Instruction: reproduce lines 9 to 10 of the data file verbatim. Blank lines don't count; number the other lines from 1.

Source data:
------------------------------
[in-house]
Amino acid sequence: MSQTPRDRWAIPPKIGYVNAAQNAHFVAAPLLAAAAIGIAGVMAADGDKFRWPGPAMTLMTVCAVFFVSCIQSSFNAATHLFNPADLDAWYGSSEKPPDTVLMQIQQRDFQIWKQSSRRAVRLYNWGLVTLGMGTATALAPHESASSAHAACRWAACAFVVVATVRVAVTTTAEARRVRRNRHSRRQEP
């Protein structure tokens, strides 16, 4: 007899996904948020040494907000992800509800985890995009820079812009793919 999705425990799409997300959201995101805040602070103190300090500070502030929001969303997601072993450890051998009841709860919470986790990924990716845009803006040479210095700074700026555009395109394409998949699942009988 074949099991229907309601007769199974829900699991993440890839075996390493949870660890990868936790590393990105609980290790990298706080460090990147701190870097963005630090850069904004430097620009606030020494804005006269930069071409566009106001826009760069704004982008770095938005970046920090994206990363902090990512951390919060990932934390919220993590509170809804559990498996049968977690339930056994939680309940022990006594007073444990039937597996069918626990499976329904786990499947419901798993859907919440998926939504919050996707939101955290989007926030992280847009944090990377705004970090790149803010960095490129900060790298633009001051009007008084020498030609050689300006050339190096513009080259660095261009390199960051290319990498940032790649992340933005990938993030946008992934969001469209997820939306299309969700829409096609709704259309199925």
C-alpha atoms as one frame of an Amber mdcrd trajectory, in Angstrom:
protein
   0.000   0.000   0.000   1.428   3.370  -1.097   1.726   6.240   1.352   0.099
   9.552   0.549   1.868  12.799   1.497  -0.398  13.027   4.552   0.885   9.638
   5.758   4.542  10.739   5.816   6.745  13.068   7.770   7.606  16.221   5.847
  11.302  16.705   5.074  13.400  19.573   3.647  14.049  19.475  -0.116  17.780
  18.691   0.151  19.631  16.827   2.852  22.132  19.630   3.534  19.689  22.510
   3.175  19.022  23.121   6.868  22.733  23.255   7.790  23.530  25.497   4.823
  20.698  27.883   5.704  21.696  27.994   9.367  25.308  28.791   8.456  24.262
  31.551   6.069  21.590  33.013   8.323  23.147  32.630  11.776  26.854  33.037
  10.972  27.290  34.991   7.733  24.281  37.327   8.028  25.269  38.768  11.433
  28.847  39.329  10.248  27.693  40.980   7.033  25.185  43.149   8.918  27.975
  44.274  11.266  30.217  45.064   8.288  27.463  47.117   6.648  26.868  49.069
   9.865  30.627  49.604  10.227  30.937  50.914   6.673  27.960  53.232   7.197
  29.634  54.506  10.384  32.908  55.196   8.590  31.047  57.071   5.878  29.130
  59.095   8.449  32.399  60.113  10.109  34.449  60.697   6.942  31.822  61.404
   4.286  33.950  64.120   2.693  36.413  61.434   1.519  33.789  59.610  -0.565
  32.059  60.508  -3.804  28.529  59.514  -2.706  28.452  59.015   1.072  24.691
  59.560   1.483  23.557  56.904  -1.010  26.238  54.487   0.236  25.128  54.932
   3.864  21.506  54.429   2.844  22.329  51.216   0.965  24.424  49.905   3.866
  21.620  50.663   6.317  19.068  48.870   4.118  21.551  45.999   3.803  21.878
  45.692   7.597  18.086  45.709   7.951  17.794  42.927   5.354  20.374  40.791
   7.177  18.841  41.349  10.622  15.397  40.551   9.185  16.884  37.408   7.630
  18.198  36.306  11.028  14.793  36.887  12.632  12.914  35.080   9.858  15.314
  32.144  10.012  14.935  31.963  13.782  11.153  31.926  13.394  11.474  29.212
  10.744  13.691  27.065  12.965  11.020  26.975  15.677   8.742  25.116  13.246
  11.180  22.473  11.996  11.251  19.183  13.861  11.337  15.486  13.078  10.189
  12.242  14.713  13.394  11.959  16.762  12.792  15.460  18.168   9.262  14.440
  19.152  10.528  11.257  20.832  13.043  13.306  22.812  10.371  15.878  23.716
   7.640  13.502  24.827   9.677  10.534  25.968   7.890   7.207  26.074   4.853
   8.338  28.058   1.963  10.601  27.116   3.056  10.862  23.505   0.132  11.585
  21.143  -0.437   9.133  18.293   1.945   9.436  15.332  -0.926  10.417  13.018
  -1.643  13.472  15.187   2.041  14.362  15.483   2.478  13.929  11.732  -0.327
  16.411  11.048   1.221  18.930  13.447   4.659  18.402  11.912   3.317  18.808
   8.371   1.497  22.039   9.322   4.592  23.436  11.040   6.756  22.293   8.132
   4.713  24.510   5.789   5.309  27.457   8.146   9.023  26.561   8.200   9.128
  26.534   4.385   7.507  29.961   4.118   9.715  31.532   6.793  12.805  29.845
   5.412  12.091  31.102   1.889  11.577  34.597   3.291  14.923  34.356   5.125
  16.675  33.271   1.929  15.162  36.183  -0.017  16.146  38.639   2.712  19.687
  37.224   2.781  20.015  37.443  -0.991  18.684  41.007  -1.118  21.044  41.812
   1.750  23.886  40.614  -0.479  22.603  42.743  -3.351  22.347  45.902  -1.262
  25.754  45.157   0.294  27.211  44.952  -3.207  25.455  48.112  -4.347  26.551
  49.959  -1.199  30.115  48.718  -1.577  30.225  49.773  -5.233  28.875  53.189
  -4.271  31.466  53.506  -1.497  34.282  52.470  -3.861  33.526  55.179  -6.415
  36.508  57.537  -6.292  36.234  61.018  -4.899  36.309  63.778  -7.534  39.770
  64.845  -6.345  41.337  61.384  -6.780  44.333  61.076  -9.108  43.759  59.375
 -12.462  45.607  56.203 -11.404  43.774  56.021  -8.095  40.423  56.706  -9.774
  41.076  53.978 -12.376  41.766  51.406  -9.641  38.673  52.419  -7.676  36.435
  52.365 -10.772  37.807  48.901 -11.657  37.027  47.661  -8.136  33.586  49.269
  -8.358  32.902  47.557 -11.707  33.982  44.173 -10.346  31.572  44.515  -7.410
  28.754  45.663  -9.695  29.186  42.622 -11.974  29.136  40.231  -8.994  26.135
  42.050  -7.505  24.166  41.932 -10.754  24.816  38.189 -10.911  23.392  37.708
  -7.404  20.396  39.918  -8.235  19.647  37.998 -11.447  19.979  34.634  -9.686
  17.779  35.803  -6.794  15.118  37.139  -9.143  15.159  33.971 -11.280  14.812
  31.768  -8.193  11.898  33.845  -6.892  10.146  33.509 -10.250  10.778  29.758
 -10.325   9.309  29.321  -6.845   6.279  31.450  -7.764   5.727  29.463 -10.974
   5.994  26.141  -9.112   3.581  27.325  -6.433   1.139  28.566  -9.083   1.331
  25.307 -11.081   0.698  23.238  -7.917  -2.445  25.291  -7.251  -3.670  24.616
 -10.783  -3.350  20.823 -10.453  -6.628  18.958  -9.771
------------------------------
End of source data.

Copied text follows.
  11.302  16.705   5.074  13.400  19.573   3.647  14.049  19.475  -0.116  17.780
  18.691   0.151  19.631  16.827   2.852  22.132  19.630   3.534  19.689  22.510